Americans are spending more than ever on streaming services, and many of them have found a way to subsidize their binge habit — by reselling their login information. New survey results shared with TheWrap by Red Points, a firm that helps companies fight piracy and fraud, indicates this may be more common than you think, with 40% of surveyed U.S. adults saying they don’t just share streaming passwords but resell them. These covert password deals are especially popular among younger customers, with two-thirds of respondents ages 18 to 30 saying they pay to use someone else’s login info for at least one service. For millions of steaming customers, “Netflix and chill” has turned into “Netflix and bill” (on Venmo and other services). Rather than spending $18 per month, for example, on Netflix’s highest-tier subscription, which offers access to four screens at the same time, these thrifty streamers can instead have a friend pitch in $9 and quickly slice the monthly payment in half. It may not seem like much, but it adds up fast: Shaving $9 off your Netflix account each month would save you $108 per year — and that’s just for one service. Netflix has historically taken a...Read original story Netflix and Bill: 40% of Streaming Subscription Passwords Are Resold At TheWrap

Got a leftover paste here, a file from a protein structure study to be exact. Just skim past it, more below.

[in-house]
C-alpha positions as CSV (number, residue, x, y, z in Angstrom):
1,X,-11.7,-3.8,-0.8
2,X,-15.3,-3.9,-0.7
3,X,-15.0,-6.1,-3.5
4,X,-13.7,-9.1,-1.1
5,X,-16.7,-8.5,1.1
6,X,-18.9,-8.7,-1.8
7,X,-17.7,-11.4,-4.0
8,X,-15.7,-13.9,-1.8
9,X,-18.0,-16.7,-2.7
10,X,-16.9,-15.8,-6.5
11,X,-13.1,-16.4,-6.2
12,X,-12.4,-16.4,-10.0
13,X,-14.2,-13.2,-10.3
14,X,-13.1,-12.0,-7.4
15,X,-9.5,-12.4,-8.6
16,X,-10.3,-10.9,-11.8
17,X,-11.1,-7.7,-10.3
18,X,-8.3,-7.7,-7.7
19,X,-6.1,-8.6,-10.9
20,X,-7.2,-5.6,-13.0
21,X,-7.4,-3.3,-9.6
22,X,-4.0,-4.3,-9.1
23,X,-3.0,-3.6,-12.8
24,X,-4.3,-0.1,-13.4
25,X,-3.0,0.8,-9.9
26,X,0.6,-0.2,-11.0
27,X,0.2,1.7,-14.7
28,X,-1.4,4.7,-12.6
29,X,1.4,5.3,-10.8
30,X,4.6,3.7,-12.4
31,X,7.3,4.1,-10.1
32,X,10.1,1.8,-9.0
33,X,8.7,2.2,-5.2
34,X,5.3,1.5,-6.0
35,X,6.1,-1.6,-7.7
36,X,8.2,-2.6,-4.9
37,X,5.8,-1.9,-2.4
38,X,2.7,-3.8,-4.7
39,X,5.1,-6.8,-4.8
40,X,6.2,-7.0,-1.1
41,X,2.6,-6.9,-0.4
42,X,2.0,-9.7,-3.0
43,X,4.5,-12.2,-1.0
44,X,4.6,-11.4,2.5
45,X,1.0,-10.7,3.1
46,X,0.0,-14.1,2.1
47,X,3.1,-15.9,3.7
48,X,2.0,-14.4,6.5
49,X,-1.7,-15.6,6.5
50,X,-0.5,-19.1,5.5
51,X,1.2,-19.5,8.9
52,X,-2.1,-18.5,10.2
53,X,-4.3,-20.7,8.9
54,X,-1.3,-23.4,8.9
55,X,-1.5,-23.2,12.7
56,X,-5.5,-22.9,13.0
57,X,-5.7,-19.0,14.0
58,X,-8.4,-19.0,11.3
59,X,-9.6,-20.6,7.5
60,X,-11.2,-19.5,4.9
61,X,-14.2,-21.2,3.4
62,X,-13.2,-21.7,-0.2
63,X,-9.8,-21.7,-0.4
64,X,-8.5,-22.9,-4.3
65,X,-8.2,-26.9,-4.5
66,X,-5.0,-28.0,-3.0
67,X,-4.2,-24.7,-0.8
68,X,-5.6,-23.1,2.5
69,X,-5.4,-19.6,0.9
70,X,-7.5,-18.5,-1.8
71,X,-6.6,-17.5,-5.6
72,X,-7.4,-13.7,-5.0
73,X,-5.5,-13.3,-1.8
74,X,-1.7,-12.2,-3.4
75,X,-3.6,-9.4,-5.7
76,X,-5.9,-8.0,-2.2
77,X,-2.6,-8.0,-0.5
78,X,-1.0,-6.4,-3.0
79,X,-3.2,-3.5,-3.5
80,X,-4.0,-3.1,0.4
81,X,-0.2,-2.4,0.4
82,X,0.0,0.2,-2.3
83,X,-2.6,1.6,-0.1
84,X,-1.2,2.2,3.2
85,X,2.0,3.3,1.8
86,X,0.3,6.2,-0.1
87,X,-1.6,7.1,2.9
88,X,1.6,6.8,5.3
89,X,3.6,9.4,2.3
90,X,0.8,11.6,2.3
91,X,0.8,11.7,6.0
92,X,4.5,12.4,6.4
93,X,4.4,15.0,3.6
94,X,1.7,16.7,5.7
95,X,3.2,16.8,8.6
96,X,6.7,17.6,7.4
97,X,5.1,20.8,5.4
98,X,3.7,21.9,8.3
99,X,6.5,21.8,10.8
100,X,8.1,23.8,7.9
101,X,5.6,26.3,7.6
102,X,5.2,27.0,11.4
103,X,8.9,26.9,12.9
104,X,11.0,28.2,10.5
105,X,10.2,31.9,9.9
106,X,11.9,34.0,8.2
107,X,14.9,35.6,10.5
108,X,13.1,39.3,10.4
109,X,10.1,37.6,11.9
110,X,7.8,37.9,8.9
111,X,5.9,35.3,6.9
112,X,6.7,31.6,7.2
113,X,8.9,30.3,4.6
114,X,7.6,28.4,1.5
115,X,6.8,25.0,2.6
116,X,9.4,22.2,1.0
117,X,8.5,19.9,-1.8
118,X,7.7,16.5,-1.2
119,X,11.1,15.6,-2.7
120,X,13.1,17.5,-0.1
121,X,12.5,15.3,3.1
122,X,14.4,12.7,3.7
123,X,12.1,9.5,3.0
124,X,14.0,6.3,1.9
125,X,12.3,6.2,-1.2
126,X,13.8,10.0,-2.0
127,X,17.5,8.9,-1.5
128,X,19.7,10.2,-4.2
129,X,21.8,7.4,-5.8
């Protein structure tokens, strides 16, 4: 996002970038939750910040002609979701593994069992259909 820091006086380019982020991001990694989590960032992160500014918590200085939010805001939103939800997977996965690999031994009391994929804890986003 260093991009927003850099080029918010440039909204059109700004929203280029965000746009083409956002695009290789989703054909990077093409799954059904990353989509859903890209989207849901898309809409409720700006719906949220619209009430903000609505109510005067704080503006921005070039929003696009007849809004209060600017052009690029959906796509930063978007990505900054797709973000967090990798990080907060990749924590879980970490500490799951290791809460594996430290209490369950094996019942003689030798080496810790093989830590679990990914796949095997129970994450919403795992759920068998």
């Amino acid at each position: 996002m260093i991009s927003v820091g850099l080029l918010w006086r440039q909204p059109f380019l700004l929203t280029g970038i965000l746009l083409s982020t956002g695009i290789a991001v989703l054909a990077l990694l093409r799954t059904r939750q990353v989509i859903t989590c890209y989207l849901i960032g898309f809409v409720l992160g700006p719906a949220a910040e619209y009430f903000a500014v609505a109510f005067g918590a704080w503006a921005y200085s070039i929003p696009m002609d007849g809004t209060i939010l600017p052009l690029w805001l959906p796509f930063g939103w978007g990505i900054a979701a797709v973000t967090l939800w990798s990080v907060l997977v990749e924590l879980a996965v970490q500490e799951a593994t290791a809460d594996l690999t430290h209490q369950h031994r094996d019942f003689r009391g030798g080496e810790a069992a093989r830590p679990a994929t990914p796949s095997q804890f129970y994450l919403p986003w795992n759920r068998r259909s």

After a tough year, NBCUniversal’s news operations aim to honor people who provide inspiration. NBCU News Group will launch a new content franchise designed to call attention to influential individuals. “Inspiring America” includes an annual primetime TV event. “Inspiring America: The 2021 Inspiration List,” thatwill air on Saturday, May 1, at 8 p.m. on both […]